The New Utopia: Text by Tristan Verran originally published in Homoculture
The new utopia should not be defined as ‘dystopia’, neither should it be confined within the binaries of human linguistic subjectivity. Furthermore, it is not a place that is necessarily alienated from the human subject by time and space. It is a qualifiable area that exists between the polarities of darkness and light ¬ a space I like to call ‘the mesotopia’. In respect of this, the western convention of relying on the subjective, “I”, “Je” or “Ich”, becomes redundant. There is no ‘us’ and ‘them’. The object reveals itself to be closer to the human subject than we ever imagined. In fact, we are caught within a myriad of non¬human entities, which bind us in a co¬dependency of systems that defy rudimentary nomenclature. It is an environment that remains occluded, hidden from the prying eyes of all but the most dedicated explorers.
In light of this discovery, a radical new pilgrim emerges to explore this terrain. The new pilgrims experiment with ritual and they investigate the concept of routine. They exhibit a cultural eclecticism as they play with received convention. Here within ‘the mesotopia’ there are no clear boundaries. Even the familiar territories that have established a tradition of romantic awe throughout the history of western art are revisited. Hidden within the darkness there is light.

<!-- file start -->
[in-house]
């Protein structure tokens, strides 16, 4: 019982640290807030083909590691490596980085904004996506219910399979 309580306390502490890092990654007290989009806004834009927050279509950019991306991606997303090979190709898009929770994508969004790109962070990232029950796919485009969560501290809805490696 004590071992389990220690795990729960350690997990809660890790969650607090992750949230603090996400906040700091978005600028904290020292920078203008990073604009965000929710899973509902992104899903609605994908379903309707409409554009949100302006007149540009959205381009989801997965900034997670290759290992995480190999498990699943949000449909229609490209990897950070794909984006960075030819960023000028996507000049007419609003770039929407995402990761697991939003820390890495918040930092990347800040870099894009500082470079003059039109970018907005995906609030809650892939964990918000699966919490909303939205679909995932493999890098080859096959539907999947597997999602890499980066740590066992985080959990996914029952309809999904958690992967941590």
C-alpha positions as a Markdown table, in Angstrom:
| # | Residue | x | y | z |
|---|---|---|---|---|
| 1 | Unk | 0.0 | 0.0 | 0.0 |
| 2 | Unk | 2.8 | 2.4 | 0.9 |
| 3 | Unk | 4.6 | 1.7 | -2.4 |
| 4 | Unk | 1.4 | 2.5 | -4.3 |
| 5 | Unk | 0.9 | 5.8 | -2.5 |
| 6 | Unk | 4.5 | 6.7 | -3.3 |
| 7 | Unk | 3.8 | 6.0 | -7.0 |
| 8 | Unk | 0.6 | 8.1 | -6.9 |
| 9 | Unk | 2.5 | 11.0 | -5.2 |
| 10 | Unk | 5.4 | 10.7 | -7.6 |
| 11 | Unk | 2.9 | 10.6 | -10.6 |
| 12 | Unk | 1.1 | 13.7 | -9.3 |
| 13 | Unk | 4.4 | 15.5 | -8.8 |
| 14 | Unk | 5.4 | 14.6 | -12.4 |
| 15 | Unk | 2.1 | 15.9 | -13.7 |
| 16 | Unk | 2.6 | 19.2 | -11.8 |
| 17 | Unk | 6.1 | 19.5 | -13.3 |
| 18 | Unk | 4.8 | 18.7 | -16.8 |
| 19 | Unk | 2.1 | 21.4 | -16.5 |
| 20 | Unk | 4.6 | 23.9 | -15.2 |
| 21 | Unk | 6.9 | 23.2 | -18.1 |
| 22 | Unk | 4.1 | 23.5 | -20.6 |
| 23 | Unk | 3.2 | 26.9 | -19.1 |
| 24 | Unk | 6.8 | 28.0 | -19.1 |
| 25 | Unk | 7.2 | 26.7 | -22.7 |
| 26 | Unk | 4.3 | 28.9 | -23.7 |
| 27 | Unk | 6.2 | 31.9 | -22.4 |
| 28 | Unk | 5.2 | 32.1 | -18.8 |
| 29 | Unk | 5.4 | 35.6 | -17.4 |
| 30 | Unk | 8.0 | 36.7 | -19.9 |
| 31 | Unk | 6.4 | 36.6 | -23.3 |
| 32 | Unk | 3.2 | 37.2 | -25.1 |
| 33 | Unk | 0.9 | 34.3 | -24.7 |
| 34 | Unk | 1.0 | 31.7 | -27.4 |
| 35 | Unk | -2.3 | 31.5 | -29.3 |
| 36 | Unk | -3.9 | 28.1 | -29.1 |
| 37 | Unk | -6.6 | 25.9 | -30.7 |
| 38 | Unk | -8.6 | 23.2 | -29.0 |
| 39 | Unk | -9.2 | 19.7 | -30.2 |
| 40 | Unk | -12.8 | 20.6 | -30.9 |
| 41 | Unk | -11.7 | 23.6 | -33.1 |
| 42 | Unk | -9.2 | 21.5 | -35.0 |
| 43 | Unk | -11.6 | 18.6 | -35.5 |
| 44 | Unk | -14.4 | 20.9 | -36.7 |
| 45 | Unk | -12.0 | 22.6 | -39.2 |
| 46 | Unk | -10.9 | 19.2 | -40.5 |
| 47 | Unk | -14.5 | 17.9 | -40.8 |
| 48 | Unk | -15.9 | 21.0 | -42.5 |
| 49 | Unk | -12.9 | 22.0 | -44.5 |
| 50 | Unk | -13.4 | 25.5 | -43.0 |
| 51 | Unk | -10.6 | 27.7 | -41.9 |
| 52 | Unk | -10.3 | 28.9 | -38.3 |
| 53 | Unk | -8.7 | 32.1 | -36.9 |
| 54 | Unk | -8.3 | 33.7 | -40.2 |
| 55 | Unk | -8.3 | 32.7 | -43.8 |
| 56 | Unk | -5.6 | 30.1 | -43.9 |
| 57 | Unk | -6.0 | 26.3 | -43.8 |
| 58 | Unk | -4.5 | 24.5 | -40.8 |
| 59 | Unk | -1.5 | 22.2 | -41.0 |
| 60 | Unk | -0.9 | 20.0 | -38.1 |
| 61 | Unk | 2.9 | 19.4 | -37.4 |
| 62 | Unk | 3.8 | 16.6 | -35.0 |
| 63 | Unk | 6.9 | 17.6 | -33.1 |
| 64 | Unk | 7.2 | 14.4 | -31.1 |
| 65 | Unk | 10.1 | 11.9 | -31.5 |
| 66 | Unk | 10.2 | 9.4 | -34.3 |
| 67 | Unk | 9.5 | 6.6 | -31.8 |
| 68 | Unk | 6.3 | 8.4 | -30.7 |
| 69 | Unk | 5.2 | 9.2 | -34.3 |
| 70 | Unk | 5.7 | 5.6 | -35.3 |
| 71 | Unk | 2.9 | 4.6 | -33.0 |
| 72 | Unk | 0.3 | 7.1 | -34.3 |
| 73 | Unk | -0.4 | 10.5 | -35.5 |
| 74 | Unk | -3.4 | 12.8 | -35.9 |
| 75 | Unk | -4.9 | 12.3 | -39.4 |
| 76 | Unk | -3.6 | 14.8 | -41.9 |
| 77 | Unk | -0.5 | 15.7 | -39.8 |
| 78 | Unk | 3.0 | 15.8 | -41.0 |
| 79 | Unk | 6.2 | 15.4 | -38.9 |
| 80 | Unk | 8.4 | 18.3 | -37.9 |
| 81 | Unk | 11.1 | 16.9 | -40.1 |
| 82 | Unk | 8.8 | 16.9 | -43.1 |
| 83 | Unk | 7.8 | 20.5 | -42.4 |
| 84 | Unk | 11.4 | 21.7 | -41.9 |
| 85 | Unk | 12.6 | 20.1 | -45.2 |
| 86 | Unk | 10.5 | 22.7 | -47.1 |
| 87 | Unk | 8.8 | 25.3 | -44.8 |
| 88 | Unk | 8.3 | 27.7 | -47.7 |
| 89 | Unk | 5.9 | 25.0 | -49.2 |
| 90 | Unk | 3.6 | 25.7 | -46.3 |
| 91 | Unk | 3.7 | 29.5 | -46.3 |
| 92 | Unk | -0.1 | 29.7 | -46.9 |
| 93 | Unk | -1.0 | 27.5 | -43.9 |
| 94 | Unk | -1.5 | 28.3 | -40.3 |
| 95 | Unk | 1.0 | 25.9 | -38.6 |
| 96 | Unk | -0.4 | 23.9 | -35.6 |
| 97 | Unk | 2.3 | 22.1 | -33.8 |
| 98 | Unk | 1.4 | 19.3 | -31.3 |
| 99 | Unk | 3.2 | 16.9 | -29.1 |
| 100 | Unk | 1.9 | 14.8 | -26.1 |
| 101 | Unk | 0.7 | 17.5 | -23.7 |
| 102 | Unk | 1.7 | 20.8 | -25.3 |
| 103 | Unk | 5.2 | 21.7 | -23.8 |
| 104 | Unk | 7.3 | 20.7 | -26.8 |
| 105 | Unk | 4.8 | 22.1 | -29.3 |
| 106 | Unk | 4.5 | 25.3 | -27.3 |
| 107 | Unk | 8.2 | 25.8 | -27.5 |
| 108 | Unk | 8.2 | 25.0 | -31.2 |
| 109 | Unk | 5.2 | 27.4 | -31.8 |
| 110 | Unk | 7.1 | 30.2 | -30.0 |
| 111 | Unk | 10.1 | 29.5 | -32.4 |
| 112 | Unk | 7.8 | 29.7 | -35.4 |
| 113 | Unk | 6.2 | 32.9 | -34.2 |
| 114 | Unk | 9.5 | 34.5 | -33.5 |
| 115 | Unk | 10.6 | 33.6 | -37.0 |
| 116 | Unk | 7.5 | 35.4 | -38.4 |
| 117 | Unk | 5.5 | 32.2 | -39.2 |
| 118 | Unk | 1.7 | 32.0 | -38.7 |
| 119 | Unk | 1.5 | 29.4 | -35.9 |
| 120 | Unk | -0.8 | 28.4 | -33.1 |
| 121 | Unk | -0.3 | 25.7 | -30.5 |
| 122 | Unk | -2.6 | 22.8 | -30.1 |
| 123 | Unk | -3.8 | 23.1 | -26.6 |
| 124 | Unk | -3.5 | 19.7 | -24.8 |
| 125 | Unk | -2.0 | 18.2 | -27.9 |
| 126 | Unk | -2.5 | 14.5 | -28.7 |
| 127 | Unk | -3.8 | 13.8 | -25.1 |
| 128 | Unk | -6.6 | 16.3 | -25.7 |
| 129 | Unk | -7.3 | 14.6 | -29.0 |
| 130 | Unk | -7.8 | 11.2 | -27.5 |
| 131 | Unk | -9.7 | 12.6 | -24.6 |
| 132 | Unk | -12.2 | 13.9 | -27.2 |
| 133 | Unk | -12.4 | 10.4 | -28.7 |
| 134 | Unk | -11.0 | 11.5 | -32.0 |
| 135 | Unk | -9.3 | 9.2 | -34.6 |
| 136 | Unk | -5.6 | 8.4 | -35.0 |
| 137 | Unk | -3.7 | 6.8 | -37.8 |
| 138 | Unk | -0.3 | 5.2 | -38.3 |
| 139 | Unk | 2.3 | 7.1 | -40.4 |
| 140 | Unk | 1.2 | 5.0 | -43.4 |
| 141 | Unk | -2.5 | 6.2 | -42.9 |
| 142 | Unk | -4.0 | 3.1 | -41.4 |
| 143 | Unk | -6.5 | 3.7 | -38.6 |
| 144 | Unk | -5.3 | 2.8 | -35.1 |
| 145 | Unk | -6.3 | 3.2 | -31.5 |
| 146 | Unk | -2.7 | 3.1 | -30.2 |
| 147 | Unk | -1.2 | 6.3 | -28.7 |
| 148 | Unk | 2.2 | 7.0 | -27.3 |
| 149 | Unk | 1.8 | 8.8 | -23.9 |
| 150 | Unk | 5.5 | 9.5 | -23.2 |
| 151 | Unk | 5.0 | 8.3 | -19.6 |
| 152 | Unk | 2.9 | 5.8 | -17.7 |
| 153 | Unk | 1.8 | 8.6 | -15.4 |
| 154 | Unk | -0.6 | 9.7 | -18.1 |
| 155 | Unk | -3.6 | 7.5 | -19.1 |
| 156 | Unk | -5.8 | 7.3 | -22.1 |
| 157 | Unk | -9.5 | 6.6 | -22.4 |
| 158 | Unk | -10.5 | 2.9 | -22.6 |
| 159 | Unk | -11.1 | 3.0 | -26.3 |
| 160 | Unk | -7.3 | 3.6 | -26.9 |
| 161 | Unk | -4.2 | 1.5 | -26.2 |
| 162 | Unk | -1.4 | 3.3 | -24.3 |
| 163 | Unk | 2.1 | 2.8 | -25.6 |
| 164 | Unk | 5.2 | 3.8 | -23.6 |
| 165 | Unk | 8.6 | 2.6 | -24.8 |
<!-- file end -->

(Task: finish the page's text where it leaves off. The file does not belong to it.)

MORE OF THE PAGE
The modern urban environment, beloved of the ‘accursed poets’, is rapidly being reconfigured into a sanitized space devoid of even the possibility of significant social transgression. In response to this, the new pilgrims are rediscovering their relationship with the non¬urban space. As travellers, they undertake their d érive i n the wilderness and they revisit what it means to be a pilgrim in a world free from all the oppressive meta-narratives of history. They explore the realm between nearness and distance, autonomy and community, rational understanding and irrational speculation. Once again the art of walking has become an act of discovery.
The current transgressions redefine our relationship with the non¬human other, and gradually a new self¬-realization comes into view. A new aesthetic is slowly revealed that communicates the essence of stillness. The mesh of ecosystems expose an intimate interconnectedness with the world around us that deconstructs the traditional assumption that there is a space between the subjective “I” and the objective ‘other’. We are the air we breathe and the nutrients we ingest; we are our environment.